October 25, 2014

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Survivors: little things make big difference
Written by Chandra L. Mattingly   
Tuesday, October 30, 2012 1:54 PM

A young woman I know was diagnosed a bit over a year ago with stage 4 breast cancer.

Anyone who has ever been personally involved with cancer knows that's the diagnosis you definitely do not want. It means her cancer, while treatable, is not considered curable, having spread within her body. But she remains upbeat despite the removal of her ovaries (no children now, nor, biologically, in the future.)

So far, Tamoxifen has been effective for her, shrinking the main tumor and reducing cancer “markers.” Telling herself positive sayings when she gets down helps her keep going, as do the cards, gifts and other good wishes she receives.

That's one point breast cancer survivor Connie Huddleston made in an interview with me this week: little things such as cards, calls and upbeat emails make a huge difference for folks facing such challenges.

Before talking with Connie, I had called Jan Tyler seeking names of folks dealing with breast cancer. Jan, if you don't know her, is the wonderful coordinator of the breast cancer support group that meets on the third Thursday of each month at Dearborn County Hospital. Both she and her husband Randy have dealt with and survived cancer.

As I dialed her number, however, I had a flashback to a call I made to her five years ago. It was August 2007 and I had just learned the mass in my breast was cancerous, later to be diagnosed as stage 3. Jan and my cousin Dr. Ed Probst, an internist and dermatologist, were my first calls. I don't remember exactly what either said, but the conversations were enlightening and uplifting and their support helped me through the testing, surgery and treatment process.

Books also helped, including Dr. Bernie Siegel's Love, Medicine and Miracles. The book discusses how attitude and belief can influence survival, and includes stories of folks who are healthy many years past “terminal” cancer diagnoses.

Always one to turn to spiritual and other alternatives, I began my healing process with visualization and meditation, along with modern medicine. And, partly because I shared my story with you readers, I was uplifted by many, many prayers. (Did you know studies have shown praying for someone's recovery even years AFTER they've had surgery appears to improve the outcome of the surgery in a shorter recovery time and less pain than those NOT prayed for in the studies? Weird, huh?)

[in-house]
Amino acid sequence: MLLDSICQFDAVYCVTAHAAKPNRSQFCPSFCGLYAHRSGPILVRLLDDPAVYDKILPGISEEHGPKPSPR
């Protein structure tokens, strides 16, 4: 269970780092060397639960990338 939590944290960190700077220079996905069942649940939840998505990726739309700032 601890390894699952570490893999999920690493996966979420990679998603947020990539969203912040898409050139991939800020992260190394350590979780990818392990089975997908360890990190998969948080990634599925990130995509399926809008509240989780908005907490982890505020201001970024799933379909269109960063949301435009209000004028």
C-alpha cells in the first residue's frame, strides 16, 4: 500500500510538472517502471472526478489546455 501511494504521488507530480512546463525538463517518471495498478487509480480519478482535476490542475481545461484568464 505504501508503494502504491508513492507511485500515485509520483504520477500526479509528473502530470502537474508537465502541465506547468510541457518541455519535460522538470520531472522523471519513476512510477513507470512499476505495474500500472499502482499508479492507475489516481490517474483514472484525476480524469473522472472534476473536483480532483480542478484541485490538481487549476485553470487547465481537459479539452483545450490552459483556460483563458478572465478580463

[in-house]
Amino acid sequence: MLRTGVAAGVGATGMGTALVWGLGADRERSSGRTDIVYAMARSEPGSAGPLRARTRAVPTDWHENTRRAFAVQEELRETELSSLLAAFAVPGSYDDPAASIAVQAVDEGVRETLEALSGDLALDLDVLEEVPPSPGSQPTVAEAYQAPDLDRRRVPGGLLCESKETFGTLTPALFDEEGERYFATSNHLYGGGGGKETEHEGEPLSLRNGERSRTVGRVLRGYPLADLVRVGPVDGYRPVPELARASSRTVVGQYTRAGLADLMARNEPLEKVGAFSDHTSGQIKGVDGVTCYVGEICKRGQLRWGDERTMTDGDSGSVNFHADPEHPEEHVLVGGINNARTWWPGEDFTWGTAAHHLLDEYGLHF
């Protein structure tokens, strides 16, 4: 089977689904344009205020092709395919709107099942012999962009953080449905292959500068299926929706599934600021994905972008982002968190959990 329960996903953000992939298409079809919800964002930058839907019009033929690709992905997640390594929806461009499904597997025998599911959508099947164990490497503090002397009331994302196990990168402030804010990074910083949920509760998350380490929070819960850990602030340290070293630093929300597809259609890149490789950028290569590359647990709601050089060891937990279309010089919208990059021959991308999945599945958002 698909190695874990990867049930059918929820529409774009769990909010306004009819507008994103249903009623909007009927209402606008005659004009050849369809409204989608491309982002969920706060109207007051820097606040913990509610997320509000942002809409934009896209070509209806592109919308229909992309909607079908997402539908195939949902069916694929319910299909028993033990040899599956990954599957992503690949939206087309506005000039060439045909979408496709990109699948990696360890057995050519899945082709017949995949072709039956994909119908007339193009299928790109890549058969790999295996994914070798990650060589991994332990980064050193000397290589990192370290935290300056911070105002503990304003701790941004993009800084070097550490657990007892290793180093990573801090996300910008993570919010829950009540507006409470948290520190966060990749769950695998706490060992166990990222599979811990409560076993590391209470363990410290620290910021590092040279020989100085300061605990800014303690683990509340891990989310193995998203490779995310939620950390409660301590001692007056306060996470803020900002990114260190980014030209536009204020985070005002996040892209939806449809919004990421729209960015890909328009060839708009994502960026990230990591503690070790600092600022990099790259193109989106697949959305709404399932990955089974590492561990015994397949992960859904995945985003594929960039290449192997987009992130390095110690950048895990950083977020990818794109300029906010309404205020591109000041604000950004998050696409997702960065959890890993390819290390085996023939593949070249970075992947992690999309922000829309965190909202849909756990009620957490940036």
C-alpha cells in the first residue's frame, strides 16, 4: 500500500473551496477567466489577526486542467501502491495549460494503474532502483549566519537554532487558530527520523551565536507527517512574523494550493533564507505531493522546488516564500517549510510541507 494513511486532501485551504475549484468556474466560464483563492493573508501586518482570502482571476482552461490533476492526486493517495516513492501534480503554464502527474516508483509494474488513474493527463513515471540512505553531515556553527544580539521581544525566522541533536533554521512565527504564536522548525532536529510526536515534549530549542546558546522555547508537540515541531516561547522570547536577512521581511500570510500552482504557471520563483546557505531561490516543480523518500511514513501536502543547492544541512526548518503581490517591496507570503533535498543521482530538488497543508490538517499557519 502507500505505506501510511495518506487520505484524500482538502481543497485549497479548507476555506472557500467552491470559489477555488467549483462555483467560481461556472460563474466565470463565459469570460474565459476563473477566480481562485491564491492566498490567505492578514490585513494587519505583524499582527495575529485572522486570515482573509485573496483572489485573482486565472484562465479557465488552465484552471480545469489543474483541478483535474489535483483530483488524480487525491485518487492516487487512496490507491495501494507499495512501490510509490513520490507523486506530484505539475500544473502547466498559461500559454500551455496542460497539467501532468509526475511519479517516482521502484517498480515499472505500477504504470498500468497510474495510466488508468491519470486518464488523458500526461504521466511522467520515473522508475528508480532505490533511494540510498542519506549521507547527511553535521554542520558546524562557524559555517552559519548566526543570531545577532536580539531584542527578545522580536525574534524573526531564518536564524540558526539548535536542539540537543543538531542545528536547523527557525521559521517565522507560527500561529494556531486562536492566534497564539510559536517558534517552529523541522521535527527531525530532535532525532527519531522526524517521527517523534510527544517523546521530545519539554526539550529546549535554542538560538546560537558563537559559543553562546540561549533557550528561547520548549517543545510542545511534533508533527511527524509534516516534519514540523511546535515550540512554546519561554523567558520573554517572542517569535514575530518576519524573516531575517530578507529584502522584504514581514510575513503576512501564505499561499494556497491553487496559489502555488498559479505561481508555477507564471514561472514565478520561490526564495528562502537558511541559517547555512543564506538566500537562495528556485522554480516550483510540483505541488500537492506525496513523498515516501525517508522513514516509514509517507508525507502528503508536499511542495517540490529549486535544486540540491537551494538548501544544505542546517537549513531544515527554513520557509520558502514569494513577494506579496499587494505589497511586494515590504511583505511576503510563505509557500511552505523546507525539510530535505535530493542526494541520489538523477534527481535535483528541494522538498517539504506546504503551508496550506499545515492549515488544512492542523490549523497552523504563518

Along the way, I had a port implanted a month or so after my mastectomy. I'm so glad my doctors encouraged me to get a port; another woman I know had chemo without it and her veins were damaged.

If you're not familiar with ports, these incredible devices are implanted under the skin for various procedures. Mine, to be used for chemotherapy, was placed in my upper chest with a catheter into the subclavian vein. A needle is inserted through the layer of skin over the port to administer chemotherapy drugs, or to draw blood. The port let me undergo chemotherapy without using the veins in my arms.

After another patient told me about Lidocaine, a topical painkiller, use of the port also became relatively painless.

The treatment process included two kinds of chemotherapy, then radiation treatments, which concluded on Good Friday 2008, which also was the first day of spring that year. Both markers seemed appropriate. I continue to take Tamoxifen daily and see my oncologist regularly.

My advice for others? Nurture yourself and let others help you as well. We grow spiritually by helping others, so why not give the folks who love you a chance to grow?

But you also can help yourself, as I did through daily prayer and meditation, eating nutritious foods and especially greens, and drinking lots of water, particularly during chemo and radiation. Water helps your body flush those poisons from your system and lessens the stress on your liver and kidneys. I also used remedies given through psychic Edgar Cayce, including castor oil packs.

Waking the Warrior Goddess, Harnessing the Power of Nature and Natural Medicines to Achieve Extraordinary Health is another helpful book – I probably need to read it again myself ! Along the way, I added pomegranate juice to my daily regimen, as it has been shown to help heart patients and prostate cancer patients – and probably, because of the hormone-related nature of many breast cancers, will help those patients, too.

Last spring, one piece of my breast cancer story ended. My port, which had to be flushed every other month, was giving me some problems. So, rather than wait for the magical 5-year survival anniversary, I decided it was time for its removal.

We said goodby at the end of May, thanks to my surgeon Dr. David Welsh. As for the cancer, we said goodby a long time ago.

For the most part, I don't worry that it might come back or how long I will live. Thanks to my job, I learned a long time ago that life can end suddenly for anyone, young or old, and the only thing we can do is live our lives as best we can in this moment.

Besides, for years I've said I'll live to be 198 or 199, and die after falling off my horse. What a goal, huh? (My kids say the horse will be stuffed and mounted at that point, however.)

Readers and friends, thank you for the support and prayers you've offered, not only during my cancer journey but from the beginning of my journalistic career. I've met so many gracious people over the years who have invited me not only into their homes but into their lives in both times of rejoicing and of grief.

Thank you and God bless.